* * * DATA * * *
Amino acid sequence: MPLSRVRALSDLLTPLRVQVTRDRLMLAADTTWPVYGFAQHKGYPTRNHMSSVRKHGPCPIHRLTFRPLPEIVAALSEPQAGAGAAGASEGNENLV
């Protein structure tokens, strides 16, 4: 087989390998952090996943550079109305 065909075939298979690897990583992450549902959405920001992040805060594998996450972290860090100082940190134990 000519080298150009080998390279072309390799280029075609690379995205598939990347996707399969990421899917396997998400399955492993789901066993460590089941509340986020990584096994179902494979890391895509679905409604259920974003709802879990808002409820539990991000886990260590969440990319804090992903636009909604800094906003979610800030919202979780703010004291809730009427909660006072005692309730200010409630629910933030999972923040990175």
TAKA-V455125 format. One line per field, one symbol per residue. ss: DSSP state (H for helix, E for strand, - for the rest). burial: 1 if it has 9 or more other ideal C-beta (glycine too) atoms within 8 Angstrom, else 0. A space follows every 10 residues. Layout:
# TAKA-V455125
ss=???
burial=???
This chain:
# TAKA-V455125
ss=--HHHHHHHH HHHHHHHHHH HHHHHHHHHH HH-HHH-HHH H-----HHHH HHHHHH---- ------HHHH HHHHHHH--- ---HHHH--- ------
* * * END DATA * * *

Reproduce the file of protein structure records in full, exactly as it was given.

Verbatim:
Amino acid sequence: MPLSRVRALSDLLTPLRVQVTRDRLMLAADTTWPVYGFAQHKGYPTRNHMSSVRKHGPCPIHRLTFRPLPEIVAALSEPQAGAGAAGASEGNENLV
């Protein structure tokens, strides 16, 4: 087989390998952090996943550079109305 065909075939298979690897990583992450549902959405920001992040805060594998996450972290860090100082940190134990 000519080298150009080998390279072309390799280029075609690379995205598939990347996707399969990421899917396997998400399955492993789901066993460590089941509340986020990584096994179902494979890391895509679905409604259920974003709802879990808002409820539990991000886990260590969440990319804090992903636009909604800094906003979610800030919202979780703010004291809730009427909660006072005692309730200010409630629910933030999972923040990175």
TAKA-V455125 format. One line per field, one symbol per residue. ss: DSSP state (H for helix, E for strand, - for the rest). burial: 1 if it has 9 or more other ideal C-beta (glycine too) atoms within 8 Angstrom, else 0. A space follows every 10 residues. Layout:
# TAKA-V455125
ss=???
burial=???
This chain:
# TAKA-V455125
ss=--HHHHHHHH HHHHHHHHHH HHHHHHHHHH HH-HHH-HHH H-----HHHH HHHHHH---- ------HHHH HHHHHHH--- ---HHHH--- ------